I think we've seen a lot of examples where parents have been coaches. I think Venus and Serena are a perfect example. They're No. 1 and 2 in the world. No one can complain.
Q. Do you think tennis academies are overrated? Do you think that's not necessary to get ahead?
JELENA DOKIC: Sometimes it is. But I think maybe, you know, just depends on the individual. But I think last, you know, five years or so, we've seen a lot of parents come into the picture. So I wouldn't say that coaches and academies are exactly the perfect thing to be a top player.
Q. Was there any specific reason of going the full circle from where you are now in Belgrade to Sydney to Wesley Chapel and then back again? It's a checkerboard move.
JELENA DOKIC: Well, you never know what's going to happen tomorrow. So I had some decisions to make. You know, I didn't have an easy situation. So I think, you know, I had to go a day at a time. That's what I did.
You know, going to Australia and then to America and then back home, I had to do that, and I had no other choice at the time. And I'm happy, you know, with the way everything worked out.
You know, I couldn't change that. You know, those are the decisions I had to make. You know, I don't regret them. But, you know, it's not like I planned it 10 years ahead. I just went a day at a time
Jun 30th, 2002, 11:05 AM
jelena will play on monday on court18 against dani
Jul 1st, 2002, 10:05 AM
Good luck !!!
Jul 2nd, 2002, 07:55 AM
jelena lost against dani 4-6 7-5
Jul 2nd, 2002, 07:56 AM
:mad: :fiery: :sad: :sad: :(
Jul 2nd, 2002, 07:59 AM
heres jelenas interview after her loss against dani
D. HANTUCHOVA/J. Dokic
Q. Were you surprised to go out? Were you surprised to lose today?
JELENA DOKIC: Yeah, a little bit. You know, I was just not happy with the way I played because I could have played a lot better. You know, I just didn't play well enough to win. If I did, I think I would have won.
Q. The rain came at the wrong time for you, because you were just getting ahead in that second set?
JELENA DOKIC: Yeah, I think that made a difference. Because I was in that second set. I think I would have won it. It would have been a whole different story in that third set. The rain delay didn't help. So I think that's where things turned around. You know, after that, I lost my momentum. I just, you know -- I didn't play well enough.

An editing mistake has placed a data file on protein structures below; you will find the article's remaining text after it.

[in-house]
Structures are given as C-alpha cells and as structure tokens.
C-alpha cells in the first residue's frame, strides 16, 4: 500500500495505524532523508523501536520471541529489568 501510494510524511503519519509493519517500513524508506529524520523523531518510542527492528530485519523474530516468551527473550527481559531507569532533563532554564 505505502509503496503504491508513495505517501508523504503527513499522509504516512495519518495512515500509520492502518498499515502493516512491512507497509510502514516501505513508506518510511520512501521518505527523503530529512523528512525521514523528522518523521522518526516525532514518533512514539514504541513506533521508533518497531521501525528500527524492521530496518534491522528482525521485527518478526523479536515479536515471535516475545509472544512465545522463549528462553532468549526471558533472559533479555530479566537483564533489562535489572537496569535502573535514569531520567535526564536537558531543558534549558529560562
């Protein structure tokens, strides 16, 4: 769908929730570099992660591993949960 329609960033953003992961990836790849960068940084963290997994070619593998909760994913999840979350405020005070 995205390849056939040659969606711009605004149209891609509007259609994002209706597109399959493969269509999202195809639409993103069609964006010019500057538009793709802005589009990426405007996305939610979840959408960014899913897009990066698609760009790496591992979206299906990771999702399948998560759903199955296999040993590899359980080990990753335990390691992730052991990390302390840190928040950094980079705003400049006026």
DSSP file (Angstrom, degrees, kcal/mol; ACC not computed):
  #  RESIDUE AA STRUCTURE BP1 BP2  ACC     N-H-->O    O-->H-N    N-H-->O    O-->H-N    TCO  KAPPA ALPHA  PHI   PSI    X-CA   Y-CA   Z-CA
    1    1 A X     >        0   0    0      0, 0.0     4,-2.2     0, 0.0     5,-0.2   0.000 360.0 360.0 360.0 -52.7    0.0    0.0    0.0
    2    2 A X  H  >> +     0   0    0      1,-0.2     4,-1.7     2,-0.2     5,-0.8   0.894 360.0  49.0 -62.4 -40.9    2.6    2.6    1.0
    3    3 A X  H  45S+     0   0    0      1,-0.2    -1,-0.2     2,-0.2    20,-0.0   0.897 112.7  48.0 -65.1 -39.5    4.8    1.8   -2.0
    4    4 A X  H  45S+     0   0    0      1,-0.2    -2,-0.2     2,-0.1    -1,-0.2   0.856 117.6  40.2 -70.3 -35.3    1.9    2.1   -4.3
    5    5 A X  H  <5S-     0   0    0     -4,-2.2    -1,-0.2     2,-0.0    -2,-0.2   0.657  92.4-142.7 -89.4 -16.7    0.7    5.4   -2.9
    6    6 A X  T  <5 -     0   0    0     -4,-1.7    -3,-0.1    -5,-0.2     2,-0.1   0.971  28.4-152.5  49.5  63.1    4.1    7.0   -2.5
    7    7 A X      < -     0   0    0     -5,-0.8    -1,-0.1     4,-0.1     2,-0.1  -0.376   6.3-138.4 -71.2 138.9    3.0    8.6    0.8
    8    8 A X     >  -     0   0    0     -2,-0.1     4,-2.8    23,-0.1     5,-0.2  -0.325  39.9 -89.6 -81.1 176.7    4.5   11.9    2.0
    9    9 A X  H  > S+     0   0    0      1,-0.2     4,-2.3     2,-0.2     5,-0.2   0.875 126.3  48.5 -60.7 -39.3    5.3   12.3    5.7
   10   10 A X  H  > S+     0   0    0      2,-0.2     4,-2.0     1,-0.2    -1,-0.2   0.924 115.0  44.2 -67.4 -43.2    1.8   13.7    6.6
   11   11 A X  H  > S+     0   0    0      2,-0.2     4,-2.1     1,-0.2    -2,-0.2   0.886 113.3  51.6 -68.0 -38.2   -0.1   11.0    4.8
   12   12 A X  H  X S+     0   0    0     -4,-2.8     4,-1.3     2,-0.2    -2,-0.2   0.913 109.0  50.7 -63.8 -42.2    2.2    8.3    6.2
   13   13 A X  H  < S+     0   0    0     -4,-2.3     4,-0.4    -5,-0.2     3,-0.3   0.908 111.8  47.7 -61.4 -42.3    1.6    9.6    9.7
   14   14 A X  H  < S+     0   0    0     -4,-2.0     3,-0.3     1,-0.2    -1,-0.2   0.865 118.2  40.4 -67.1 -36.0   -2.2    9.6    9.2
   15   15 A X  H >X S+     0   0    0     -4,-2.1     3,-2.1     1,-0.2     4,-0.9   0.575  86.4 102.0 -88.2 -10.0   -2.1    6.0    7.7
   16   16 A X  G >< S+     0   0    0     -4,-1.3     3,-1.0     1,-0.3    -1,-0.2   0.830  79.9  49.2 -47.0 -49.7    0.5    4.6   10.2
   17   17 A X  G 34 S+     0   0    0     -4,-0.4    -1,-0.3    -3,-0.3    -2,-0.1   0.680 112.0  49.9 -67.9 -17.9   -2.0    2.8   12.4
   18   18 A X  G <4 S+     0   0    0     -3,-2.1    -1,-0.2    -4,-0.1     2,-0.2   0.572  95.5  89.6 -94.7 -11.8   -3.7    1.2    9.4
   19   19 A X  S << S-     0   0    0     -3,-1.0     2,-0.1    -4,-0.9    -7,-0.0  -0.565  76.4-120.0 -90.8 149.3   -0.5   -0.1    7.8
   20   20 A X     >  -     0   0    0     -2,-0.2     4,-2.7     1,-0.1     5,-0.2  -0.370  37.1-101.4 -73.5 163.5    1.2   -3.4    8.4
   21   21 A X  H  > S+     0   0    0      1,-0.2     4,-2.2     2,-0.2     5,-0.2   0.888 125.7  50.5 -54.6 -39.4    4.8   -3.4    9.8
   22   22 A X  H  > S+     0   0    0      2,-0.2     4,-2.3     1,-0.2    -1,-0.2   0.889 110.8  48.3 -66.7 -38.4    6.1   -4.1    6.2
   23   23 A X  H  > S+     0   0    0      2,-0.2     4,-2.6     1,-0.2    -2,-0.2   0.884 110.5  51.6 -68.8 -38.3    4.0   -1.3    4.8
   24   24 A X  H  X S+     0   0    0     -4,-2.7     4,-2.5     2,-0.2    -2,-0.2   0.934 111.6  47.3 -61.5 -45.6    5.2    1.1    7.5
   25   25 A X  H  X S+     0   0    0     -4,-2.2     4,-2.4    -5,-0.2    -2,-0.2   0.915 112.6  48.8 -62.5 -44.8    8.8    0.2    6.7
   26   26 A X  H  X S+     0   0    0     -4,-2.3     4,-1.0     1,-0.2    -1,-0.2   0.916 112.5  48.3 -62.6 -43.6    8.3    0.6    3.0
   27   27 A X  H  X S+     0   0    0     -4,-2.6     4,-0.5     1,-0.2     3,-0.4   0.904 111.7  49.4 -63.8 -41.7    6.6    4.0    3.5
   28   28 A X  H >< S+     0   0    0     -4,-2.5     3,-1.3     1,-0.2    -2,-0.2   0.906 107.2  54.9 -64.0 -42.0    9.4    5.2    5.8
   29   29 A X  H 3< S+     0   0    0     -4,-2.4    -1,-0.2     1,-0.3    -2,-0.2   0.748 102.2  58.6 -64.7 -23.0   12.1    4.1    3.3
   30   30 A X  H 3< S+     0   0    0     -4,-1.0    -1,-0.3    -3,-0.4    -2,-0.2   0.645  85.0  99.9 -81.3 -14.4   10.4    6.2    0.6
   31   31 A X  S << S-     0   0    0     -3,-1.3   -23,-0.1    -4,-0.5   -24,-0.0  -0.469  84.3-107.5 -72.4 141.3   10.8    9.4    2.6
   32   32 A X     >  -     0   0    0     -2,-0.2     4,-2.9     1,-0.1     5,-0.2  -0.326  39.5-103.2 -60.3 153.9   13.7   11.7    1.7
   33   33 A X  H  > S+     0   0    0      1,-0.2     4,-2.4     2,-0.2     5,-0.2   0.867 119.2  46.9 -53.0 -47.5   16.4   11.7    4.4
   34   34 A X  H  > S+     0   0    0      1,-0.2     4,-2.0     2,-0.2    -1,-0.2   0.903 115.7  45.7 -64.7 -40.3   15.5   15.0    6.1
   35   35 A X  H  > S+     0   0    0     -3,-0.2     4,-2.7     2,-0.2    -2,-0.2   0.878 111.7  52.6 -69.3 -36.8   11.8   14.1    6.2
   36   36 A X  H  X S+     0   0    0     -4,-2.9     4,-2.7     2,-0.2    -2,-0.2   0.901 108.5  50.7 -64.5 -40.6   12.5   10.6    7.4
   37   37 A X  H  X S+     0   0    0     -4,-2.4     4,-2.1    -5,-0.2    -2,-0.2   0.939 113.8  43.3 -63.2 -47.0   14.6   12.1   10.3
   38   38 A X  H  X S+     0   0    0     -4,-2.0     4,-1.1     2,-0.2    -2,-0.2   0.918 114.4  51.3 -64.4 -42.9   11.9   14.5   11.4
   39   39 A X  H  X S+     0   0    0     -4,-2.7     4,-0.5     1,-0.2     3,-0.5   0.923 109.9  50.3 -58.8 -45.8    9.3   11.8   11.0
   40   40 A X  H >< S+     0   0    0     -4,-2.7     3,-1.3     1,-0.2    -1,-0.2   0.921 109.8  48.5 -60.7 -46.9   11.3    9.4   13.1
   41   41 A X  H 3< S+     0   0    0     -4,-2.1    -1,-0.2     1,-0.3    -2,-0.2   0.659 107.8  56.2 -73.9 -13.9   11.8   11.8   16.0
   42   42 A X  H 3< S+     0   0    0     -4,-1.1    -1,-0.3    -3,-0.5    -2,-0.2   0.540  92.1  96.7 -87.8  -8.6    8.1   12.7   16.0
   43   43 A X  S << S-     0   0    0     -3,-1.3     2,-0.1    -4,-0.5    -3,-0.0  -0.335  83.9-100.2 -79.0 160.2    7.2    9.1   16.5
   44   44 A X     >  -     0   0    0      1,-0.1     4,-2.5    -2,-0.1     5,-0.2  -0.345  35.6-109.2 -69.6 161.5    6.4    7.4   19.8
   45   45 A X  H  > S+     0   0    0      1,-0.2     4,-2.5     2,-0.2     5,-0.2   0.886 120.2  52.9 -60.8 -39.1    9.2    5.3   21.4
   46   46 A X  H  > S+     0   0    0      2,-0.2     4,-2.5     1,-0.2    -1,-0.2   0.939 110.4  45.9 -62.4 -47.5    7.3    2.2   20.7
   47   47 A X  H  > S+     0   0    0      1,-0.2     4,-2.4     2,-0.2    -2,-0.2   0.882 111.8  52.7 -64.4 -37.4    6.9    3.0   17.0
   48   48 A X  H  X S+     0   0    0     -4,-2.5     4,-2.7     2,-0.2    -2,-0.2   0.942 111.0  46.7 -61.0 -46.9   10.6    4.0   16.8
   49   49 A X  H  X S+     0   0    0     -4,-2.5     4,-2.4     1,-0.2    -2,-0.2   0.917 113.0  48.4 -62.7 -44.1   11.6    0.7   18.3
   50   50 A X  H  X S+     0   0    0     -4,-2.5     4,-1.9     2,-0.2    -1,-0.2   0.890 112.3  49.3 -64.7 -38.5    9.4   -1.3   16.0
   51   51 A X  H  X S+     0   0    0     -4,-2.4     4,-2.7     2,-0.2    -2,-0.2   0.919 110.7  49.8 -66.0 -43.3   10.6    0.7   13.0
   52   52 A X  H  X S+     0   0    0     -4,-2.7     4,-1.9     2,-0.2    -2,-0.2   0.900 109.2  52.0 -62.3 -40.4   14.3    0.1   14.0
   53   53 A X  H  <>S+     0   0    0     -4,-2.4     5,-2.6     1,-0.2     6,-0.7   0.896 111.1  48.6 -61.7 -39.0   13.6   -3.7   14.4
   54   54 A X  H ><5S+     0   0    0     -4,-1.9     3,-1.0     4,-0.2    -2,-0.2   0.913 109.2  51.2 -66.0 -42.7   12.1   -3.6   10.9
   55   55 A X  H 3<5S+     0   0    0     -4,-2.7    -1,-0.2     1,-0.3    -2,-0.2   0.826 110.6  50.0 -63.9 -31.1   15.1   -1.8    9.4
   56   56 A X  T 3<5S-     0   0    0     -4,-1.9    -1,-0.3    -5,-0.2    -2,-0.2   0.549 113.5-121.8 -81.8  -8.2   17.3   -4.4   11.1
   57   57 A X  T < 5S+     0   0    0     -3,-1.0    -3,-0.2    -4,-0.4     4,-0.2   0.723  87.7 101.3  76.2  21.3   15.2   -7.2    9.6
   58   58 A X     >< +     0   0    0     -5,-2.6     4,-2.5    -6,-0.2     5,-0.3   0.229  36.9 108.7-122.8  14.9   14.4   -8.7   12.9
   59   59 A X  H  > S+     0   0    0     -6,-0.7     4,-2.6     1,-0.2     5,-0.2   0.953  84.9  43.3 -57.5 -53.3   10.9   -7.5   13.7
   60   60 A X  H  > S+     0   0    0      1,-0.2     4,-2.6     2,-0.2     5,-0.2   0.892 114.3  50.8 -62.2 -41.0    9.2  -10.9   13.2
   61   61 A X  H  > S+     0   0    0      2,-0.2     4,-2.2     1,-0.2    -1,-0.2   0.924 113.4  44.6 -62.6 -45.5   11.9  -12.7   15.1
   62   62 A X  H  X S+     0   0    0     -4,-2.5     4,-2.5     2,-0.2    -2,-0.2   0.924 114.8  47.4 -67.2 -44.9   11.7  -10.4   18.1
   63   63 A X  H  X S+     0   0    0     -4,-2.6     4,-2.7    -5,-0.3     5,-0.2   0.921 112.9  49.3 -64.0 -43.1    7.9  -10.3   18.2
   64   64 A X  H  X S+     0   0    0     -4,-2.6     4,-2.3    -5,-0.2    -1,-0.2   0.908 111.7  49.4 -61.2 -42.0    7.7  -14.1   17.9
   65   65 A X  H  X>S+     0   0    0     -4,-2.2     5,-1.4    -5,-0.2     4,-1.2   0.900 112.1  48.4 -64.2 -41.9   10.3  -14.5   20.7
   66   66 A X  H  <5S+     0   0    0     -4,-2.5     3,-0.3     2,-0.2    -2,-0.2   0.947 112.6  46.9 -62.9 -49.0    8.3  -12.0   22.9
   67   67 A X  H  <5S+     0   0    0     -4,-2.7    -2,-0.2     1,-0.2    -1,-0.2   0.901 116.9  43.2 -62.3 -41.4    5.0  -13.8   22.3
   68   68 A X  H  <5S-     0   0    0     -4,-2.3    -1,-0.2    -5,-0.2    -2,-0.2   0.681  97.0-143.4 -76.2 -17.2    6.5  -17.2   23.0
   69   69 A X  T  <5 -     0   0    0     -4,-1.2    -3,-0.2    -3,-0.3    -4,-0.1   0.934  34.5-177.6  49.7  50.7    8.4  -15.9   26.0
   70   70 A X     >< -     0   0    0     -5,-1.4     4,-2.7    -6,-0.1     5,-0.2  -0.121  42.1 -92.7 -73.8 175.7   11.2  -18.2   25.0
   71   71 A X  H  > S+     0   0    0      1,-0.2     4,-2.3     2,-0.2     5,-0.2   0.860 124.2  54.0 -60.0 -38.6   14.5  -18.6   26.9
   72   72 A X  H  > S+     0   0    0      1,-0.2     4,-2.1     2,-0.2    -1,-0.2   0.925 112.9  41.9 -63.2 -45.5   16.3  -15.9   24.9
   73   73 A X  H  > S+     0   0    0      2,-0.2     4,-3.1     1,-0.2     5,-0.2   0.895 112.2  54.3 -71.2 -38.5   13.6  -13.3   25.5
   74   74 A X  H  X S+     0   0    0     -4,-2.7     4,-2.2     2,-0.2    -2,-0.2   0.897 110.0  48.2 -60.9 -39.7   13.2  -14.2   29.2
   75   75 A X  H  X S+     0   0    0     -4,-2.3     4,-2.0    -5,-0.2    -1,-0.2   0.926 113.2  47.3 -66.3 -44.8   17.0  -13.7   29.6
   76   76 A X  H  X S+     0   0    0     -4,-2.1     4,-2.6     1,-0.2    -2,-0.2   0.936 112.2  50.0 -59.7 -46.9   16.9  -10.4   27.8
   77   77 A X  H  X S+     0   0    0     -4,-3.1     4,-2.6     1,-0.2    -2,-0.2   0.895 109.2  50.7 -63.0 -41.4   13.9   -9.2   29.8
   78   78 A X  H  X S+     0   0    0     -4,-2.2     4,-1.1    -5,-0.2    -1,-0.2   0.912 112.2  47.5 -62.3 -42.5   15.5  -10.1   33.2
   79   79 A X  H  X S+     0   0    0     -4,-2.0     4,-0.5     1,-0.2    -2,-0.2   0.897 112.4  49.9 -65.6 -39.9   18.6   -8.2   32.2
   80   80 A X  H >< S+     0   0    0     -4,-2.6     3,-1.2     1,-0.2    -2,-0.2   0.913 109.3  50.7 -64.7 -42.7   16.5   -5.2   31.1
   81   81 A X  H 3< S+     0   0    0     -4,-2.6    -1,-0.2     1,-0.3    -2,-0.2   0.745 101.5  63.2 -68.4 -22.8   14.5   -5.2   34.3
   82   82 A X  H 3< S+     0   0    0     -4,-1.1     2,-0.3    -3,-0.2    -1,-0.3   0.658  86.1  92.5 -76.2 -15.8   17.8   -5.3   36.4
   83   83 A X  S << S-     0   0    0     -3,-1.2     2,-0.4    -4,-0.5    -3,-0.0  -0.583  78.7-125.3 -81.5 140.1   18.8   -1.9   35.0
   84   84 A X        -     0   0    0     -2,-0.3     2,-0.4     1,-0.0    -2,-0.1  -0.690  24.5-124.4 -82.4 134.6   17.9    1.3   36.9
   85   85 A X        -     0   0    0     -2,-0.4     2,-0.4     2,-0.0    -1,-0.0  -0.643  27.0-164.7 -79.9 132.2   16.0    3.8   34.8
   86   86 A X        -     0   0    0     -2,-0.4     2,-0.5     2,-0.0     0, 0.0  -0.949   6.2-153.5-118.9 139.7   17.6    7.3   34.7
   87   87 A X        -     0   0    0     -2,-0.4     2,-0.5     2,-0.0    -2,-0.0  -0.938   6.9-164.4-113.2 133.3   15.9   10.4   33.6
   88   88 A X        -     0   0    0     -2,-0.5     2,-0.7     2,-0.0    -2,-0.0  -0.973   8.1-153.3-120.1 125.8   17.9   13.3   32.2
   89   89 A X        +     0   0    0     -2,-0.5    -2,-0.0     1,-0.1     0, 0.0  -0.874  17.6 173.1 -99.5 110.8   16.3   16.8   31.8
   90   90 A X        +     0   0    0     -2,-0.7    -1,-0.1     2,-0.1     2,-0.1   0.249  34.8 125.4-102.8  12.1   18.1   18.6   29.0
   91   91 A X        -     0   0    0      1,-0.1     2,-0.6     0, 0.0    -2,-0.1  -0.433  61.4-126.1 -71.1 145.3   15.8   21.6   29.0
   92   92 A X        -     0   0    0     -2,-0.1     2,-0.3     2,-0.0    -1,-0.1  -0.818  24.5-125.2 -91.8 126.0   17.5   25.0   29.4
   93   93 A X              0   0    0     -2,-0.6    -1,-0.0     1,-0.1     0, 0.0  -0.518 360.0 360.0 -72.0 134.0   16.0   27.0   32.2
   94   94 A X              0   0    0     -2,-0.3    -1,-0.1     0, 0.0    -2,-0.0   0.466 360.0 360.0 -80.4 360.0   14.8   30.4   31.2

Q. Will you tell us what happened? There was quite a long delay. Play started on the other courts.
JELENA DOKIC: I don't know. They said it was still slippery, so...
Q. How far do you think Daniela might be able to go here this year? Is she good enough to go any further against Serena maybe?
JELENA DOKIC: I don't know. Depending how Serena plays. You know, I don't know. Just depends. I think -- I mean, a lot depends on how Serena plays. I think if she plays well enough, it will be hard to beat her. I think Serena's going into the match as a favorite. You'd have to favor her. It all depends.
Q. When you say, "If she plays well enough," you're referring to Serena?
JELENA DOKIC: Yes.
Q. What was it you found hard to deal with against Daniela?
JELENA DOKIC: Not to deal with. I think it was pretty much everything I did. I didn't move as well and I just made too many errors. I was really, really tight. I didn't feel good. That's where I lost the match. It wasn't so much that I played well, and she was just too good, it was not like that.
Q. In the first set you made a lot of errors.
JELENA DOKIC: Even the first set after I came back after the rain, I couldn't get into rallies. I pretty much gave a lot of points away.
Q. What happens now? Will you stay in London?
JELENA DOKIC: I don't know. I have no idea. I do
Jul 2nd, 2002, 09:29 AM
:sad: :sad: :sad:
Jul 2nd, 2002, 02:28 PM
:mad: :mad: :mad: :mad: :mad: :mad: :mad: :fiery: :fiery: :fiery: :fiery: :fiery:
:sad: :sad: :sad: :sad: :sad: :sad: :sad:
Yesterday was a great day for haters:rolleyes: :mad: :fiery: